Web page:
Dobos says anyone considering tabs should pick one with fluoride, because the benefits are settled science. The ADA agrees with that sentiment but has not yet approved any toothpaste tablet, citing a lack of adequate clinical data on efficacy.

If tablets do ever take over the mouth market, they’ll be the latest in a string of popular tooth-cleaning solutions, according to Scott Swank, a professor at the University of Maryland School of Dentistry and the curator of the National Museum of Dentistry.

A predecessor to the toothpaste widely used today was a much thicker product that came in clay and porcelain pots. These formulations emerged in the 1800s and were one of the first mass-manufactured consumer goods. “You would wet your toothbrush and scrape it around on the top of that to get some on your toothbrush, and then brush your teeth,” Swank says. The growth in these products coincided with new technology for printing on glazed ceramics, and the museum has an impressive collection of toothpaste lids from the time.

The familiar tube that tablets seek to unseat came onto the dental hygiene scene between 1887 and 1892, Swank says. It was adapted from tube packaging for artists’ paints, which was patented in 1841. Originally metal, the tubes became plastic—along with so many other consumer products in the mid-20th century.

Earlier water-free products included hard bricks of material about the size of a bar of soap that were briefly popular around the turn of the 20th century. They were also called toothpaste tablets, and instructions for their use were the same as for the toothpaste in pots. Tooth powders that one sprinkled on a brush were also in vogue around World Wars I and II.

While dental care products changed over the years, the basic components remained a cleanser, an abrasive, and binder, Swank says. But as is a pattern in the personal care industry, various “hero ingredients” came in and out of style to add special effects.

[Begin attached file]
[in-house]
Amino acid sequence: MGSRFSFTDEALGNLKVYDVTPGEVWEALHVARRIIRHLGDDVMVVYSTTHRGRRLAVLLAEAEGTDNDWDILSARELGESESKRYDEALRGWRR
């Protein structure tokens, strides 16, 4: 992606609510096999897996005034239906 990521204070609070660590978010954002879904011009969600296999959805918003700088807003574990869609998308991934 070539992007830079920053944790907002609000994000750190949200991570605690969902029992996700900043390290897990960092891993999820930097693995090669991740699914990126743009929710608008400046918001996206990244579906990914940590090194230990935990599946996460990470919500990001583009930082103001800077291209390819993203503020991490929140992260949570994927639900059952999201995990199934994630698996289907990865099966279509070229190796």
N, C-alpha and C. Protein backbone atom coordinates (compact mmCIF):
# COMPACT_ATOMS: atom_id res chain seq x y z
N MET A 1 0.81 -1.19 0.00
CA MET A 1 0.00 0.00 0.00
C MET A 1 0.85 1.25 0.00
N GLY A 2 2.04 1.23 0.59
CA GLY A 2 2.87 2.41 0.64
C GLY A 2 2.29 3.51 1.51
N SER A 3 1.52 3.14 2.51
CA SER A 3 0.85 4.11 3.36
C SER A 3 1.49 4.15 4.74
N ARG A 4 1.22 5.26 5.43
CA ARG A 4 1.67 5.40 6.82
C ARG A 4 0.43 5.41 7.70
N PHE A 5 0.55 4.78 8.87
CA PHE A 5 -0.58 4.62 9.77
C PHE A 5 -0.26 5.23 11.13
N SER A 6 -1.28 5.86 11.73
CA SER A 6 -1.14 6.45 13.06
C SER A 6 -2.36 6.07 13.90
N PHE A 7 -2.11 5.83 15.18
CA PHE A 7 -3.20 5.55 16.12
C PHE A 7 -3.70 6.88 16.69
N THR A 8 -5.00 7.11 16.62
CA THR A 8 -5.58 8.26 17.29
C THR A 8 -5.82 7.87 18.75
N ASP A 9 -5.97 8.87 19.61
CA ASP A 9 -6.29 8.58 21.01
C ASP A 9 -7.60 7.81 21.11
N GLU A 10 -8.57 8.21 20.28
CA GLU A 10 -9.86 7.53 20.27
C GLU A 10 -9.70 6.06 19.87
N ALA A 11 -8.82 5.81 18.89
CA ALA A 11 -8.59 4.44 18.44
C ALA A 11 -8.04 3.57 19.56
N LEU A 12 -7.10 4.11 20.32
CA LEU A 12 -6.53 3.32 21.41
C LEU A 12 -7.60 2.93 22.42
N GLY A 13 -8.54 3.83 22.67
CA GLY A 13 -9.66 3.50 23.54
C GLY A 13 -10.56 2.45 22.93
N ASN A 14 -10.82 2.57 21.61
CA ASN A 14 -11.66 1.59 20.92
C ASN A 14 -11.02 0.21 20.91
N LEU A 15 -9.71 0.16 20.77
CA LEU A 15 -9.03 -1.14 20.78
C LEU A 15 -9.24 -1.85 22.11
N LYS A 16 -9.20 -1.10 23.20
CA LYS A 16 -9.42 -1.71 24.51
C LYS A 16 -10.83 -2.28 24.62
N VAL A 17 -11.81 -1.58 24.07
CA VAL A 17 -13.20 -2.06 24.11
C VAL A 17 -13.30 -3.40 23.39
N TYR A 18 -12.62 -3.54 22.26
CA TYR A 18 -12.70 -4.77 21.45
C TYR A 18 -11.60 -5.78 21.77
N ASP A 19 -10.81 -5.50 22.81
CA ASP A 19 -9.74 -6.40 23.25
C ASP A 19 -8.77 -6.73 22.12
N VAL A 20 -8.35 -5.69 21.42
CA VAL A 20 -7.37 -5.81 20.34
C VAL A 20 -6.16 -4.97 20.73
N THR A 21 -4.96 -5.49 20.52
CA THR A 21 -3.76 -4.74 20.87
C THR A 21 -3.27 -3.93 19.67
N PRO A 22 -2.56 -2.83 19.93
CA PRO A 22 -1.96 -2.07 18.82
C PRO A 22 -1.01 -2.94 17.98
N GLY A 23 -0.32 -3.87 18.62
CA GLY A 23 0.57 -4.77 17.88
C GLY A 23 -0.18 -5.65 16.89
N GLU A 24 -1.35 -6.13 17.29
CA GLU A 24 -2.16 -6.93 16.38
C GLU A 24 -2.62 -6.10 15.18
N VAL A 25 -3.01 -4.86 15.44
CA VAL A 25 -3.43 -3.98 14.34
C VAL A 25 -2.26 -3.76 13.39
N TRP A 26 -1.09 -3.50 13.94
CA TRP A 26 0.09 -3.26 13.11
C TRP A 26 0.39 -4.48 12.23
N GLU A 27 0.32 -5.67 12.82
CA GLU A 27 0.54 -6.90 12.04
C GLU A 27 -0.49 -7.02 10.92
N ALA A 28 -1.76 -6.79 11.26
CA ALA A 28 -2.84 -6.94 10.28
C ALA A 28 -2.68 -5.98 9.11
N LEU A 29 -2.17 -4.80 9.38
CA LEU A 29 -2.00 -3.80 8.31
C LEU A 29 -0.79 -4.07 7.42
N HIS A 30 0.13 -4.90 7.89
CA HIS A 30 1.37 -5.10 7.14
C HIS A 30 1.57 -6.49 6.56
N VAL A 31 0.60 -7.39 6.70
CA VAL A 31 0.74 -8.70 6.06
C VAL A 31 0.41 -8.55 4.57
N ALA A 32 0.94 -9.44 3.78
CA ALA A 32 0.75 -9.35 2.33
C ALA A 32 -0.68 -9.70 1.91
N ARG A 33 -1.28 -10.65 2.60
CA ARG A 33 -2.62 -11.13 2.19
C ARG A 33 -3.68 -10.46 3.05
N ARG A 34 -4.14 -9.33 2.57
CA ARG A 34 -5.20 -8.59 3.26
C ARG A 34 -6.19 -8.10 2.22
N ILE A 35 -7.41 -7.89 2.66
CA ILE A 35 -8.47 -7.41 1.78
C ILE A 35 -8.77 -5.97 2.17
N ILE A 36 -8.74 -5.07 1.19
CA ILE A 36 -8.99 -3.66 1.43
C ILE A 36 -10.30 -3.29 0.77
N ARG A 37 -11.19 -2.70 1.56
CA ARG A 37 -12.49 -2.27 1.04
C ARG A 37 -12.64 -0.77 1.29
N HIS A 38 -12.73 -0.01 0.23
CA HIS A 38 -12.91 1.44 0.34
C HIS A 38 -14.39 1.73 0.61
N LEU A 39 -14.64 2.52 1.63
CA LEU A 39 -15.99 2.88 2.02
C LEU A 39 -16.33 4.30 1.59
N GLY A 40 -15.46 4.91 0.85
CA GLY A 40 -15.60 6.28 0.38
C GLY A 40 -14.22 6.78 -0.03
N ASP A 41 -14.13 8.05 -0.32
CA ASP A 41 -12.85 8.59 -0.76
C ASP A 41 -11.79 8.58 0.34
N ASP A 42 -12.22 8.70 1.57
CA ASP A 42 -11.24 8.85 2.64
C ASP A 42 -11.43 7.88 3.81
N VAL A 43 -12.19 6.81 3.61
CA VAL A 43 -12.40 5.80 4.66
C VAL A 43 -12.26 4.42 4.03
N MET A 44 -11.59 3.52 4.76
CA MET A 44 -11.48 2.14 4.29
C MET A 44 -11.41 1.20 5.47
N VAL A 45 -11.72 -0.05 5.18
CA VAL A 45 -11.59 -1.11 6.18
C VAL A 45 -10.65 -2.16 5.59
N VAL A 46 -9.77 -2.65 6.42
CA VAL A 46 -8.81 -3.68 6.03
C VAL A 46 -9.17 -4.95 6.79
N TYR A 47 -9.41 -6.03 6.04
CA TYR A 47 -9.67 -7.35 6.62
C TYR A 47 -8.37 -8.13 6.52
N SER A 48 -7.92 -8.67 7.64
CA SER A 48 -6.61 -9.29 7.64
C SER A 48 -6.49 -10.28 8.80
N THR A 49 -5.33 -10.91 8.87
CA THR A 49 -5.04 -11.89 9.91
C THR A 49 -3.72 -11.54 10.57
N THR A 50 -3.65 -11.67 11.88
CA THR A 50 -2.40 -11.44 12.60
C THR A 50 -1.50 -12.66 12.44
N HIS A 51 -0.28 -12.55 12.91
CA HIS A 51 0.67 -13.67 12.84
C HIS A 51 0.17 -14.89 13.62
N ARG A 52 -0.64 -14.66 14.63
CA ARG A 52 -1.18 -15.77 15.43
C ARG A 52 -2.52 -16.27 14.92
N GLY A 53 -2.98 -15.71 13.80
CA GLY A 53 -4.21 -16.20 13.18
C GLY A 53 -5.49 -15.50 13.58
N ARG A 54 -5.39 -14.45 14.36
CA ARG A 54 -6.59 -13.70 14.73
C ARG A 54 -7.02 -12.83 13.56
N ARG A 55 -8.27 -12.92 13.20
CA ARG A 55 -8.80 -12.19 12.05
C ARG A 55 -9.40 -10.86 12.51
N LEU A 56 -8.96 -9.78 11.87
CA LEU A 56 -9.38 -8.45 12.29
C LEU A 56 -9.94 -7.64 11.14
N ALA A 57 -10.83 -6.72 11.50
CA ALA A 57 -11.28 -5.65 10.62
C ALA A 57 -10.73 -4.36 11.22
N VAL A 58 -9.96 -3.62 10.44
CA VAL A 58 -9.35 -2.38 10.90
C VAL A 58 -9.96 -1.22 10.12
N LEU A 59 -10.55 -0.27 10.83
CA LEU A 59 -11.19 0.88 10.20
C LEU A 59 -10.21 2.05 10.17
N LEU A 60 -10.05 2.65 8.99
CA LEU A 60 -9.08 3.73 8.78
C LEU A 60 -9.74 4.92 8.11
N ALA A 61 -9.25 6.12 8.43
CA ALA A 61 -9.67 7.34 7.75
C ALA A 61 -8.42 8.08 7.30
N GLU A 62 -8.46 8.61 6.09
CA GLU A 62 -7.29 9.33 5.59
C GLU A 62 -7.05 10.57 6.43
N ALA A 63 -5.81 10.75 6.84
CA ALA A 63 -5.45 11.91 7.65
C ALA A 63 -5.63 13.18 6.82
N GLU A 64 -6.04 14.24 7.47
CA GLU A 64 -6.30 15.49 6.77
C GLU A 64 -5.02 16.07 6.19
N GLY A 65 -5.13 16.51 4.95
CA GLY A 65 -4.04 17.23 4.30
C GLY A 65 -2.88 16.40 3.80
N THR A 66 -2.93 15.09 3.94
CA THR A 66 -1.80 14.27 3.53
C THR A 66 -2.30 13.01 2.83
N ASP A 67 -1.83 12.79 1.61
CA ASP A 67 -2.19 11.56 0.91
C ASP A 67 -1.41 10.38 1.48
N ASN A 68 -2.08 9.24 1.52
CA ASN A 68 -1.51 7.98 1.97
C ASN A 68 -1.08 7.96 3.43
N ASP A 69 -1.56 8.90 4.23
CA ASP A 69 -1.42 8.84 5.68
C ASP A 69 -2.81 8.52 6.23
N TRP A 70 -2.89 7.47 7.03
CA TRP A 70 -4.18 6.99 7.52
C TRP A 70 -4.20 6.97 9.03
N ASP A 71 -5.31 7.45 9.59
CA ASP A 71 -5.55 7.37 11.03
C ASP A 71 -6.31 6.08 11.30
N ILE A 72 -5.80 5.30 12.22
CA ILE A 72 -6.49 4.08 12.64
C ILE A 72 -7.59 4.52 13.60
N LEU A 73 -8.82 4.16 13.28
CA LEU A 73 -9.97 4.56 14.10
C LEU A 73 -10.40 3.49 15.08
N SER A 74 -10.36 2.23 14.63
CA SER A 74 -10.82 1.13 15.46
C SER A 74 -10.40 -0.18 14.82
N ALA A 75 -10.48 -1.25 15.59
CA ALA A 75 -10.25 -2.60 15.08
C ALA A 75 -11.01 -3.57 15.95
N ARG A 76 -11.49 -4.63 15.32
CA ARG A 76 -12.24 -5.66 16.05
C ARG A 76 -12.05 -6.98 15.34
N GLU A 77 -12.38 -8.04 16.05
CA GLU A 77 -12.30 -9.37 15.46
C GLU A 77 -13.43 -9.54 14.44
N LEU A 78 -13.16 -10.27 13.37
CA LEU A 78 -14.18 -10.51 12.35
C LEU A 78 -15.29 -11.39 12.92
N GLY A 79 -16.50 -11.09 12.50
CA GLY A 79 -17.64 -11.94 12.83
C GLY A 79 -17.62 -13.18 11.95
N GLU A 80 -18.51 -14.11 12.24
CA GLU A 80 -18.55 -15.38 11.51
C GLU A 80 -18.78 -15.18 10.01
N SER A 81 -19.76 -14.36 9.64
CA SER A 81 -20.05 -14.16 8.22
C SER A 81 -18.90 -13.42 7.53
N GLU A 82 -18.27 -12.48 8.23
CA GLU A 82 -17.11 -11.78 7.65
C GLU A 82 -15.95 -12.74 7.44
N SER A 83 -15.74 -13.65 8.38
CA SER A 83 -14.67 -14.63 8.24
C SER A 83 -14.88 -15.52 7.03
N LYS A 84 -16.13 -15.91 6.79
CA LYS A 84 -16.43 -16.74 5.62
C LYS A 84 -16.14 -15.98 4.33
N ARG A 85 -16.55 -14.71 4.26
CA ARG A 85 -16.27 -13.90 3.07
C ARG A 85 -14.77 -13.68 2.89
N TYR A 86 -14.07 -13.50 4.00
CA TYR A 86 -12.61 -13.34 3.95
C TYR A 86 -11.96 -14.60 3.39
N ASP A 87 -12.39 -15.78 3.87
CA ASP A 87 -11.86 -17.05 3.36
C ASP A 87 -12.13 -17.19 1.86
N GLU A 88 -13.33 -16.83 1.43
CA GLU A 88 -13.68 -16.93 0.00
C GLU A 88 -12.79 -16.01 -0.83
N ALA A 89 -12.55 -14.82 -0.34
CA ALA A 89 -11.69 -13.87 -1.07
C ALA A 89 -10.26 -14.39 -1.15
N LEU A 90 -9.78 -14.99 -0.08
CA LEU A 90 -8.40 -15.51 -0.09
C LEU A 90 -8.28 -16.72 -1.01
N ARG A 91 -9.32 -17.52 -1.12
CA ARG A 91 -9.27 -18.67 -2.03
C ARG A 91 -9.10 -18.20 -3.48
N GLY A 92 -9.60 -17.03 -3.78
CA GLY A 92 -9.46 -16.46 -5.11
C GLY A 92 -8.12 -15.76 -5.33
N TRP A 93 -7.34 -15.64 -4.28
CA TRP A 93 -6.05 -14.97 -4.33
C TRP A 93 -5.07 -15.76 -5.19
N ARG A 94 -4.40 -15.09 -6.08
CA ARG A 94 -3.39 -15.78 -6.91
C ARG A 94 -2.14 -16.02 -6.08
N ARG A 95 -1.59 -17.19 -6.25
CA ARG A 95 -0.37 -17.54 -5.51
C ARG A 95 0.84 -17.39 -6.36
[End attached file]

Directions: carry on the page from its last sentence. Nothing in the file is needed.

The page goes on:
In the middle of the 20th century, brands touted boric acid and chlorophyll as whiteners, for example. Many tooth powders were proudly labeled “ammoniated.” “What that really means is it has either urea or uric acid in it,” Swank says. “And putting urine in dentifrice goes back to the Greeks and the Romans. It’s an astringent. Actually, it’s good for the gums. Although the idea is disgusting, it did actually work.”

The first scientific and clinical studies on fluoride came out in the late 1940s and early ’50s. By the ’60s, fluoridated toothpaste in tubes became the dominant dentifrice in most regions.

As for this latest development in dentifrice, toothpaste tablets are still an emerging product sold mostly online to a relatively small customer base. A 2021 article in the British newspaper The Guardian estimated the global market that year at $20 million, compared with $18 billion for toothpaste overall.

But that may be set to change as economies of scale reduce prices, more brands reach the manufacturing sophistication needed to include fluoride, and consumer concerns about plastic waste grow. The little dentifrice dose may be poised to take a bigger bite of the pie.


This story was updated on July 21, 2023, to correct the description of silica abrasives. The silica most commonly used in toothpastes is amorphous, not crystalline.